Tesla Model S Problems: 13 Known Issues (Explained)

When it comes to the Tesla Model S, there is no shortage of demand. Since this vehicle was Tesla’s first attempt at a high volume/mass-market product, it is easy to see why there have been some issues, though.

That’s why this guide is here to help.

By taking the time to read on and learn more, you can find out about all of the Tesla aspects that we are now accustomed to.

While these vehicles were successful upon mass release, there was a wide range of issues.

Let’s take a closer look at the most common problems.

#1 Trunk Does Not Shut

In addition to faulty locks, the Tesla Model S will often have trunk related issues.

Namely, the trunk will not be able to be closed.

The rear hatch does not always fully close and the latch may also have difficulties when it comes to closing.

Sure, you can still drive the Model S even if the rear hatch does not close completely but who wants to do that? 

The hatch will remain closed but every time the driver hits a bump, it is going to move a bit. This is problematic for those who are looking to drive peacefully.

For example, the Tesla Model S will eventually sense that the trunk is open. This will leave the driver with the never ending annoyance of having to listen to the incessant beeping. Once the vehicle senses an open rear hatch, this is not a problem that goes away.

The latch and/or actuator could be experiencing difficulties.

If the actuator is not functioning properly, it will not even matter if the hatch is able to close, which is a bitter pill for any vehicle owner to swallow.

Actuators can be replaced by the owner who is a bit handier but otherwise? A trip to the shop will be necessary.

#2 Premature Wear and Tear On Seats

There have been multiple examples of stitches and sewing details that causes the seats to wear and fold in ways that are unfortunate.

Here’s a video that shows exactly what the problem is:

You’ll see that the fabric folds and create little bumps that in return causes the fabric to wear way too fast.

Unfortunately, this has been an issue that wasn’t addressed by the Tesla company. I guess you can argue that it’s not a big deal but when buying a supercar you do expect only the best.

#3 Distorted Glass in the Rear

The lower few inches at the rear window will sometimes look blurry.

Several Tesla owners have received new glass to have this fixed but it’s not a big deal and it might not be something you notice at first. However, it’s kinda weird to find low-quality glass in a car at this price point.

Here you can see where the problem appears:

Again, this is one of the minor problems on the Model S that we wanted to cover before we move on to some of the more serious issues you may encounter.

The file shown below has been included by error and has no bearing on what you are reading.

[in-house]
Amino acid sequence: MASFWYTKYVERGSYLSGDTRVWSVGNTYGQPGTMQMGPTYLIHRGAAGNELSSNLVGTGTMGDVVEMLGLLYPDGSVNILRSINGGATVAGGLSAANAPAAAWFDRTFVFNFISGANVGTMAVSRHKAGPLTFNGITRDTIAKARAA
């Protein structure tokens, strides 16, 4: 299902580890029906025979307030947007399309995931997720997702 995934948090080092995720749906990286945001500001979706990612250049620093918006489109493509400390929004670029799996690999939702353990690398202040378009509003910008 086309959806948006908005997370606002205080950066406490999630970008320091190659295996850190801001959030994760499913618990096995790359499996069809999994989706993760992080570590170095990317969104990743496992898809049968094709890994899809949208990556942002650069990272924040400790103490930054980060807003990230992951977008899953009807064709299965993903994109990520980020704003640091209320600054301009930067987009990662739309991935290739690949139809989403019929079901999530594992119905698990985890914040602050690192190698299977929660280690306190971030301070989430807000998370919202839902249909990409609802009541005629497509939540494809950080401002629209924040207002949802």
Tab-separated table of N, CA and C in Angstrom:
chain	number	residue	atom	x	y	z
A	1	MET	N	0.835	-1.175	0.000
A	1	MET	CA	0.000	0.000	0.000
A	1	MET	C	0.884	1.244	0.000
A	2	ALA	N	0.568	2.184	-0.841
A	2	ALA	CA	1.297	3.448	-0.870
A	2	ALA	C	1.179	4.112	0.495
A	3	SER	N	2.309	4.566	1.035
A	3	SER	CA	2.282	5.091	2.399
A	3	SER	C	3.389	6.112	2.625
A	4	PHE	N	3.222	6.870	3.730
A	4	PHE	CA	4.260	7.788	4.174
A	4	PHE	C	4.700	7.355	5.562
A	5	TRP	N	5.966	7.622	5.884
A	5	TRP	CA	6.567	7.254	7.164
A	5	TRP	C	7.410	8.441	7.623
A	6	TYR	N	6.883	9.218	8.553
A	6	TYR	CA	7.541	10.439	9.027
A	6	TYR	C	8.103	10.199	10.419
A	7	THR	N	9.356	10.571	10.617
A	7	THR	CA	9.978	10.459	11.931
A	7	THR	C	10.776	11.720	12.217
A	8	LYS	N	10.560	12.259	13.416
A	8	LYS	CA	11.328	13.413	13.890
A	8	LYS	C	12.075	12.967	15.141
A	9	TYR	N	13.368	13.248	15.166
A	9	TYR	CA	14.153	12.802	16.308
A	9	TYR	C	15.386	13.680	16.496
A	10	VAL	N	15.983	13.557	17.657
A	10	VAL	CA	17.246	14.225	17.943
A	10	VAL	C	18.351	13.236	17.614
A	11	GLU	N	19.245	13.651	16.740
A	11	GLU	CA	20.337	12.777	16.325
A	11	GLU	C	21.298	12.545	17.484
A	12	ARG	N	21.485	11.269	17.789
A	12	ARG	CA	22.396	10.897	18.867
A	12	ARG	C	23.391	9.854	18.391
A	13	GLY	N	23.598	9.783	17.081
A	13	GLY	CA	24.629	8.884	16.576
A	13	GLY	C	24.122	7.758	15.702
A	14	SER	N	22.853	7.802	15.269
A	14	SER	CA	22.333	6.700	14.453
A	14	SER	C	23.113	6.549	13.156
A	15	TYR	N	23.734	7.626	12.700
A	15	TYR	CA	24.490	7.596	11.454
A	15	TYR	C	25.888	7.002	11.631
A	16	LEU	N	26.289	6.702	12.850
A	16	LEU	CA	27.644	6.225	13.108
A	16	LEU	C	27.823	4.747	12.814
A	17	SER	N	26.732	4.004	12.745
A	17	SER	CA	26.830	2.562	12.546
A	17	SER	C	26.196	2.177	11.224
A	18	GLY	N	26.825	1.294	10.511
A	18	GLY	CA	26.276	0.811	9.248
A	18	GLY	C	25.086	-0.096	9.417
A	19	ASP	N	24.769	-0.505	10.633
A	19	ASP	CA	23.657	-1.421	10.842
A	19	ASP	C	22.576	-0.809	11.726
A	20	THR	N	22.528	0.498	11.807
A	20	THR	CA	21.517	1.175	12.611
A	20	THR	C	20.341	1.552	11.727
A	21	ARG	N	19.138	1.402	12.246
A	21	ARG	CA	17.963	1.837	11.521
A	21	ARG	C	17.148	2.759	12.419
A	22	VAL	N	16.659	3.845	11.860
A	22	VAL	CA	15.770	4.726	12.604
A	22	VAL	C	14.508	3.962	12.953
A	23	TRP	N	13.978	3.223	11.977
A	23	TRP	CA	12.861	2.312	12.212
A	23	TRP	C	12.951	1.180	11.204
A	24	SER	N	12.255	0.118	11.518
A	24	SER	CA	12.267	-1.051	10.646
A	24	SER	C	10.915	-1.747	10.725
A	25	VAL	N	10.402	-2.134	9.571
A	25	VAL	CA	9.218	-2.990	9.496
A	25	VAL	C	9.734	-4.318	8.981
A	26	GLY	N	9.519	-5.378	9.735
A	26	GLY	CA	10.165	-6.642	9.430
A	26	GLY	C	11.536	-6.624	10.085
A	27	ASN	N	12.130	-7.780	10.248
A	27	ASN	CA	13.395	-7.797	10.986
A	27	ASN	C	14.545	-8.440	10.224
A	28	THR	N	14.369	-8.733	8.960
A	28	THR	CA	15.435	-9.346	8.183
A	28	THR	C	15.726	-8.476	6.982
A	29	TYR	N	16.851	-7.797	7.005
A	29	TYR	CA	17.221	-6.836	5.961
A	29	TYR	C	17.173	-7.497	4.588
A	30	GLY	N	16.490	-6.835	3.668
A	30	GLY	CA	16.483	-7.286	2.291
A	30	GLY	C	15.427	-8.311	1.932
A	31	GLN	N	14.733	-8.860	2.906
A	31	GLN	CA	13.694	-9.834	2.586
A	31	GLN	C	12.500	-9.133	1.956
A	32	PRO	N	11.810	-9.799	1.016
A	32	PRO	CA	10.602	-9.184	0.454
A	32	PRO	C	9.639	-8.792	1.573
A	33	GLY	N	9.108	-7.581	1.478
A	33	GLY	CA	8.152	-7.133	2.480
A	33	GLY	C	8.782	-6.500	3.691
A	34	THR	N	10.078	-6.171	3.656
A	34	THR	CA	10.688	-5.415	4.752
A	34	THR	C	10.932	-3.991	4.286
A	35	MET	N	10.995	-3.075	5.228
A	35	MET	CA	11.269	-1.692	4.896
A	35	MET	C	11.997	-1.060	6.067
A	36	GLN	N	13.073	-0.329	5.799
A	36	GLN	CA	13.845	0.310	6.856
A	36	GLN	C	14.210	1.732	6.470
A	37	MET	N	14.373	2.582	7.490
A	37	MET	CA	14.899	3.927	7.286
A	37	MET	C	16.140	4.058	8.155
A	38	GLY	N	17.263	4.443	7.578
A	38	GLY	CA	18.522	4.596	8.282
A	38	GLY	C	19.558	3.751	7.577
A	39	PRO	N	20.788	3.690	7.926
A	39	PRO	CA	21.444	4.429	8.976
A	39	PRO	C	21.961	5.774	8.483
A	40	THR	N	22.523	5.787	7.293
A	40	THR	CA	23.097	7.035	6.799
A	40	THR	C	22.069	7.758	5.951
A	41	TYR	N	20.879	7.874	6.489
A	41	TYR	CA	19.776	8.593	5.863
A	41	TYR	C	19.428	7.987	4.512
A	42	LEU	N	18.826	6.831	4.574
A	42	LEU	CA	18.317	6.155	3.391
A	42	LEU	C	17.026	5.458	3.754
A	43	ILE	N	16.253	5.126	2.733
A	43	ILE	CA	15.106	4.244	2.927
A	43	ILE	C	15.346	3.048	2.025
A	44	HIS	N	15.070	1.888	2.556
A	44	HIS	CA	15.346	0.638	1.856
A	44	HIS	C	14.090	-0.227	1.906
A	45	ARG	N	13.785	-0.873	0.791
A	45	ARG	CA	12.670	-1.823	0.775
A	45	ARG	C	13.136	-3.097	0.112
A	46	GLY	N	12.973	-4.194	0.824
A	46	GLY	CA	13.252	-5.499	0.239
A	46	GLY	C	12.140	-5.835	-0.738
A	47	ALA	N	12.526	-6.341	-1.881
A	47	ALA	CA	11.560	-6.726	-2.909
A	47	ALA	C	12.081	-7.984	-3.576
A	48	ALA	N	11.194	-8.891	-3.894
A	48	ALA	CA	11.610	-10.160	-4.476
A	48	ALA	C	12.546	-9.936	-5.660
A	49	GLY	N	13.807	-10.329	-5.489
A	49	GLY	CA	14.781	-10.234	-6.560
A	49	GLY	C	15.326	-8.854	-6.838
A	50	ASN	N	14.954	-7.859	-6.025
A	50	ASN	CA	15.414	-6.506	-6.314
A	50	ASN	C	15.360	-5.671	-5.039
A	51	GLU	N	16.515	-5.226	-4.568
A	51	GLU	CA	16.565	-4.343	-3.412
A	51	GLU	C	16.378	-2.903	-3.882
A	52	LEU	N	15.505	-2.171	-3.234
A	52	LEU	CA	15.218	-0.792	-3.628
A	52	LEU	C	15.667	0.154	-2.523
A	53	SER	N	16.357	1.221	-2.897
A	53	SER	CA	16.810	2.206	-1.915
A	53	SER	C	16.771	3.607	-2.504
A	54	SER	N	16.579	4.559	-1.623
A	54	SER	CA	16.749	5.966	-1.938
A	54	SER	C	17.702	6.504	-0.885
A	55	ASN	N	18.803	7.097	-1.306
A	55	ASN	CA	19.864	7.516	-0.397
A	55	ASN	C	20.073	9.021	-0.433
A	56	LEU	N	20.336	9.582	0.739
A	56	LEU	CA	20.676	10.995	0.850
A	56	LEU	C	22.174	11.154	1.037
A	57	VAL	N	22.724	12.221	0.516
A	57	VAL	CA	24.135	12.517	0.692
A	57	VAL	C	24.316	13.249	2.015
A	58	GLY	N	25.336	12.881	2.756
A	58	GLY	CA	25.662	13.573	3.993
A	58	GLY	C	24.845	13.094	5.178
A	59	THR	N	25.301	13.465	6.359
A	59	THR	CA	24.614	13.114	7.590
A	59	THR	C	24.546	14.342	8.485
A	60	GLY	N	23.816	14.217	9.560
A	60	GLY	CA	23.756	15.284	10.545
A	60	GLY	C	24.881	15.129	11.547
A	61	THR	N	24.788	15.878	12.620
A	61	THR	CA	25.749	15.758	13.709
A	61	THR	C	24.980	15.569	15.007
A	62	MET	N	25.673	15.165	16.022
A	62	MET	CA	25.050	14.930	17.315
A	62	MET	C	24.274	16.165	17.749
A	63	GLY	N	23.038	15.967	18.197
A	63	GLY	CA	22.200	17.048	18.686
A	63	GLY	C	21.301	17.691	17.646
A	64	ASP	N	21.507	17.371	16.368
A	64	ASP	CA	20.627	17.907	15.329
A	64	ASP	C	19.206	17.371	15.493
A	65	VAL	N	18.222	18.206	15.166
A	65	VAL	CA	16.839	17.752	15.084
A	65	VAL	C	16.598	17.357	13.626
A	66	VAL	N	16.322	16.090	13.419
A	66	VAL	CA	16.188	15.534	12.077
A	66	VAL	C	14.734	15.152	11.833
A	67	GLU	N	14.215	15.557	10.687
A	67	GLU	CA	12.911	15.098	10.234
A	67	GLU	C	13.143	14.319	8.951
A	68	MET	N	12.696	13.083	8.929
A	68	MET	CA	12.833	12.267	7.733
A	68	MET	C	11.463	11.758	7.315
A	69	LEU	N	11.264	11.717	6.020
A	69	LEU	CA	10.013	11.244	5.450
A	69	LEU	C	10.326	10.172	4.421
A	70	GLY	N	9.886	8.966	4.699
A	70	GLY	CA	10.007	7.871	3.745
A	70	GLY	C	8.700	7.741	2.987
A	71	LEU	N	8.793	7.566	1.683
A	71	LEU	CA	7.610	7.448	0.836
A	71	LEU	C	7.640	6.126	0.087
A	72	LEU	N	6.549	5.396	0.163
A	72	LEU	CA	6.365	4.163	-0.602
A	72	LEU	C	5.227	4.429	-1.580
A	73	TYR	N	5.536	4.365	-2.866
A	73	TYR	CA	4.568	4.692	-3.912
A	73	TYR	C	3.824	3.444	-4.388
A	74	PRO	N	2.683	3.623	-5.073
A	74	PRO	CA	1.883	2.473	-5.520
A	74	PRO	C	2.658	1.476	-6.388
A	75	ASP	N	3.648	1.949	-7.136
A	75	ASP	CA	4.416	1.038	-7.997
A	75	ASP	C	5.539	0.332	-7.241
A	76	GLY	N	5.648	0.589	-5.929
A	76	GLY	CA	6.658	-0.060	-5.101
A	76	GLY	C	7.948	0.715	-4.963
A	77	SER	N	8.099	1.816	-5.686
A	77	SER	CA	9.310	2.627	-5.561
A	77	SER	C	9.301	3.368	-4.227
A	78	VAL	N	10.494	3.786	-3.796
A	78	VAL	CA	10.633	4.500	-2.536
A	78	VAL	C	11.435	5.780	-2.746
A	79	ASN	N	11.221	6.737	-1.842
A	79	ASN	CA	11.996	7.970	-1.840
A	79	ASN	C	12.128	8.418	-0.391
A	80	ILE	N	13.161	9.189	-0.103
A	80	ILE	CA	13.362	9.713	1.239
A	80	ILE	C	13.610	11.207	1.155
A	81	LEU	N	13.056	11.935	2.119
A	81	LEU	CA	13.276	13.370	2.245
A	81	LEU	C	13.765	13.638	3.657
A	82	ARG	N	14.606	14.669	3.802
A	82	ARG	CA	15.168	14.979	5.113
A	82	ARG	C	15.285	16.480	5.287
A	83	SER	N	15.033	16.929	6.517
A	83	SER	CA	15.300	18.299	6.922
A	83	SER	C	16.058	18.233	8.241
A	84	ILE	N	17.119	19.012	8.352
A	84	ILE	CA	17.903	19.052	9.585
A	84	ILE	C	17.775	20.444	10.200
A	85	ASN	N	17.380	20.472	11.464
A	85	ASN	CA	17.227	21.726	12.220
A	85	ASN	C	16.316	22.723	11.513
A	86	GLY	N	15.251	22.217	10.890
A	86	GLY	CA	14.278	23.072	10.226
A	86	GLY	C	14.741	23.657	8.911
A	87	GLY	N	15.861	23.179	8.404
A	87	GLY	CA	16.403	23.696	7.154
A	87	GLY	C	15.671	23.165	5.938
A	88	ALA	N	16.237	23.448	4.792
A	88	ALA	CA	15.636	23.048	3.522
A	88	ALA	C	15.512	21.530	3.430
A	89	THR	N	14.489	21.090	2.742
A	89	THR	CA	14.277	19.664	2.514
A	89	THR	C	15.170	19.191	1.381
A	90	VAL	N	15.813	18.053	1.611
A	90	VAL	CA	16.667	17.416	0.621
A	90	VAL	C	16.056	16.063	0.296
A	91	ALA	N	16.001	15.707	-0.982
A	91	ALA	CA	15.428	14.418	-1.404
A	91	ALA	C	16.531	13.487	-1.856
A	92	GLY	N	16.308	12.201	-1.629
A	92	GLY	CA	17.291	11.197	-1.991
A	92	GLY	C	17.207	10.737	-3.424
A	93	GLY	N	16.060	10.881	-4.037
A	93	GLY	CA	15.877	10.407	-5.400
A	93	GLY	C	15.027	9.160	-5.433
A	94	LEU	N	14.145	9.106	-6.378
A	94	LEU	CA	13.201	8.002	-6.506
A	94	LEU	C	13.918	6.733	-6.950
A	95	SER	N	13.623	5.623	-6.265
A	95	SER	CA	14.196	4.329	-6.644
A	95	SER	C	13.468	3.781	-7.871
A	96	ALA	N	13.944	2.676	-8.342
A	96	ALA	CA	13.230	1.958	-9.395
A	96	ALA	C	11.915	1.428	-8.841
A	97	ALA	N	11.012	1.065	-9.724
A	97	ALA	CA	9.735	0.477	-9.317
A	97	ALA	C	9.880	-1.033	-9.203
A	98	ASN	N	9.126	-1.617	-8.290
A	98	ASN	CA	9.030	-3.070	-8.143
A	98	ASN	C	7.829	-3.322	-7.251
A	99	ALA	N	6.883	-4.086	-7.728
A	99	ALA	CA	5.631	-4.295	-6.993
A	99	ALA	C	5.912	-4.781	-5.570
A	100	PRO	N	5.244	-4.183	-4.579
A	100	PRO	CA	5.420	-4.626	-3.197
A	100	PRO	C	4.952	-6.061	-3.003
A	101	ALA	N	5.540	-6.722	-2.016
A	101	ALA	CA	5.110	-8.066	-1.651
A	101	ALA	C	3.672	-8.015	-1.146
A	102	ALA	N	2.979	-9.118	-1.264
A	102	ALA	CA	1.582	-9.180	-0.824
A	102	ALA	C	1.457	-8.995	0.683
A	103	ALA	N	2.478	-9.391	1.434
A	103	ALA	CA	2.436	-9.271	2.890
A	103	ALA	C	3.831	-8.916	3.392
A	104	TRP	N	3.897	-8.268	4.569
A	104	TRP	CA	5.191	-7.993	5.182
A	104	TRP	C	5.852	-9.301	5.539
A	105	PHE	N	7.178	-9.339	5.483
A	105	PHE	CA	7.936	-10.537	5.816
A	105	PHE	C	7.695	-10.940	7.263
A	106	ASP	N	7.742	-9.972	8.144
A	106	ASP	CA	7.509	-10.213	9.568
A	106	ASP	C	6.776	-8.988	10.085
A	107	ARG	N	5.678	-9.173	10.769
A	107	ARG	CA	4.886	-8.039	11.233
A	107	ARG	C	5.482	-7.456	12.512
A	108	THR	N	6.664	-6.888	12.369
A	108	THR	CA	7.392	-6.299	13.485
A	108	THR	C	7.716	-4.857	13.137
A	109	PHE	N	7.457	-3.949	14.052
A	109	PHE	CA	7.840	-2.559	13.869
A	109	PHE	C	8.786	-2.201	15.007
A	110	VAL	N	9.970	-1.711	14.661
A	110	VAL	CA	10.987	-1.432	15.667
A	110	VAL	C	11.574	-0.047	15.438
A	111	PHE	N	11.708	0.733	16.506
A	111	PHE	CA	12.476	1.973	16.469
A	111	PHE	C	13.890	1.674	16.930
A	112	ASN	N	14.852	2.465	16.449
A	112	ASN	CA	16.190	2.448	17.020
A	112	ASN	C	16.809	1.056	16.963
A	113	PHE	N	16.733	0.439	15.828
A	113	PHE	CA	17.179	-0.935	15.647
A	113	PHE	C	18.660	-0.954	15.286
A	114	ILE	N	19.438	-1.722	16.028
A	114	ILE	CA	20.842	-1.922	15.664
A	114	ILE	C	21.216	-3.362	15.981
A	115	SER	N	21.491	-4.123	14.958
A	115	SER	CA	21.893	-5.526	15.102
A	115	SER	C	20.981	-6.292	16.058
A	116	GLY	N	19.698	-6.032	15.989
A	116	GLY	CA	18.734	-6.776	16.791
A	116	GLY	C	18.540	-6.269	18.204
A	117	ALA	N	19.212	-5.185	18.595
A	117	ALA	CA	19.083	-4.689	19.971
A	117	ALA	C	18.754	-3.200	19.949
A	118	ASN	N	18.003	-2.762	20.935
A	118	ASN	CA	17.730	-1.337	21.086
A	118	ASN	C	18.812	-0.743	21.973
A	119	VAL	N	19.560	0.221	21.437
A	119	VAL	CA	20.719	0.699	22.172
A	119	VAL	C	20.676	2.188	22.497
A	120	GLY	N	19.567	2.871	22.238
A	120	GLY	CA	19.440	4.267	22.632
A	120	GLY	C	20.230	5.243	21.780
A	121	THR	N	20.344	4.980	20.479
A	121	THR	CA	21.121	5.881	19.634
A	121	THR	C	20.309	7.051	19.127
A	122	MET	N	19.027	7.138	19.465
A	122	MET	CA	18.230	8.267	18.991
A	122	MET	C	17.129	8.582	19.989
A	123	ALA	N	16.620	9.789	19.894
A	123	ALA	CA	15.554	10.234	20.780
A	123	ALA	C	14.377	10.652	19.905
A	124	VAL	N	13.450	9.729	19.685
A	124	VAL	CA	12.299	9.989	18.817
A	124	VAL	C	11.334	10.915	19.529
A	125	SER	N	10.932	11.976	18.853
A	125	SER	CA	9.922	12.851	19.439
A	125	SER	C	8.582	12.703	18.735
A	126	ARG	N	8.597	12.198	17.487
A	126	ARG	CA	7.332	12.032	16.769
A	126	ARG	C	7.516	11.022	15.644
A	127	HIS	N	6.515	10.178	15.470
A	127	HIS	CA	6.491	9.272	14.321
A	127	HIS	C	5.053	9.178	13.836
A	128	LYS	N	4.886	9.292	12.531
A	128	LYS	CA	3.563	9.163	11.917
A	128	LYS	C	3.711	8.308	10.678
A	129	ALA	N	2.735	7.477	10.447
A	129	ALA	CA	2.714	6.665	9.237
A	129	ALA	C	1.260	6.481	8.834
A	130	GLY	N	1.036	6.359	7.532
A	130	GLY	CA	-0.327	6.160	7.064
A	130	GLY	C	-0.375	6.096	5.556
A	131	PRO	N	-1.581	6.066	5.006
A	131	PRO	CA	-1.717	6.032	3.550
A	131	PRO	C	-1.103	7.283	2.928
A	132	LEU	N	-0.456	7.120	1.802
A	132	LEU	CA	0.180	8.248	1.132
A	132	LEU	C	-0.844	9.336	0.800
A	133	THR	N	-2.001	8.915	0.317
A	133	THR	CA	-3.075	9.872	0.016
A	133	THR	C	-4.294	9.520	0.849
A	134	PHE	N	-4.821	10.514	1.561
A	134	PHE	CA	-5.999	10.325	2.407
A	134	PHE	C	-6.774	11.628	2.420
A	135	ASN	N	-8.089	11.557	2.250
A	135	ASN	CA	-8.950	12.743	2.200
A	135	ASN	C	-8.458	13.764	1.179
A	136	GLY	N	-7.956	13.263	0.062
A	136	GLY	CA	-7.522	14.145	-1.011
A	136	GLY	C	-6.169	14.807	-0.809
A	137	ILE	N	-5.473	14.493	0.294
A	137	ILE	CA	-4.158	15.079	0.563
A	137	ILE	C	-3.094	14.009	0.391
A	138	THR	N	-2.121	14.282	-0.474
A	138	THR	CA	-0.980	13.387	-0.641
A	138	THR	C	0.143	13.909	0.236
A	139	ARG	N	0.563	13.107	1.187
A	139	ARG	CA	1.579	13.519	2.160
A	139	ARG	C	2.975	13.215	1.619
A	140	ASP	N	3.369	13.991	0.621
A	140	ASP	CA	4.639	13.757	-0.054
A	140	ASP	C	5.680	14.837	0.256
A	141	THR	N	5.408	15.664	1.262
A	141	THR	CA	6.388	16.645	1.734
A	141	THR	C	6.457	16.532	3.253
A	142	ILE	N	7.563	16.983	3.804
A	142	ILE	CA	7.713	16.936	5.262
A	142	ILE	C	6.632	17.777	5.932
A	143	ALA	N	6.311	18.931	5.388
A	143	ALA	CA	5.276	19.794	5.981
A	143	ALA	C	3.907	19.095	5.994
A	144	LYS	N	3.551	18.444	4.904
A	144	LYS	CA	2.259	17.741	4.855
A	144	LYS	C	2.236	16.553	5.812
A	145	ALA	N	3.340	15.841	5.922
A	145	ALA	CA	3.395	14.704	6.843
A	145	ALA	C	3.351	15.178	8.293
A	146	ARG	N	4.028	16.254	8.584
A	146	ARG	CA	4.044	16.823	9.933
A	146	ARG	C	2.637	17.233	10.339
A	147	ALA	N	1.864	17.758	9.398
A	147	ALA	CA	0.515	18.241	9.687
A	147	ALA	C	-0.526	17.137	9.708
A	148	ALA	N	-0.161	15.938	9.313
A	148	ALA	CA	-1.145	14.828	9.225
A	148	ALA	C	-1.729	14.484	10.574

This is not too common among the other models. Here’s more on how often a Tesla will have problems.

#4 Vehicle Does Not Wake Up Promptly

Placing a Tesla Model S in Deep Sleep mode may seem harmless but in reality?

These vehicles often struggle to wake up once they have been placed in this mode. Many motorists have experienced the frustration that results from these vehicles refusing to wake up, even after they have opened the Tesla app on their smartphones.

If the car will not wake up from sleep mode, it is impossible for the owner to communicate with it.

The cell reception can be checked but it is not always this simple. 

There are also owners who regularly park in underground garages and do not have the ability to communicate with their vehicles because the reception is blocked.

The car can be rebooted so that the app is restarted.

In some instances, that will restore the driver’s ability to communicate with the vehicle. In other instances, the driver may need to delete the app and reinstall it again. This is obviously not ideal in time-sensitive situations.

If there are no manual fixes, the car must be towed to the service center.

#5 Refusal To Lock

Few things are more terrifying than a car that steadfastly refuses to lock. There is no way to alleviate this type of concern, either.

It could be something as simple as a key fob or phone key that was left behind when you got out of the car.

One of the doors or the hatch could have also been left open.

However, the issue is often much deeper than that.

The motorist could have a key fob or a phone key that was accidentally registered with the vehicle that has since been lost or misplaced.

The key fob battery could be weak, which is harder to overcome.

The door lock buttons on the key fob could have malfunctioned as well. Signal interference and poor cellular can also cause the Tesla Model S to remain unlocked.

Drivers will have to go through the annoyance of testing out every door locking method to make sure that they have exhausted every possible issue.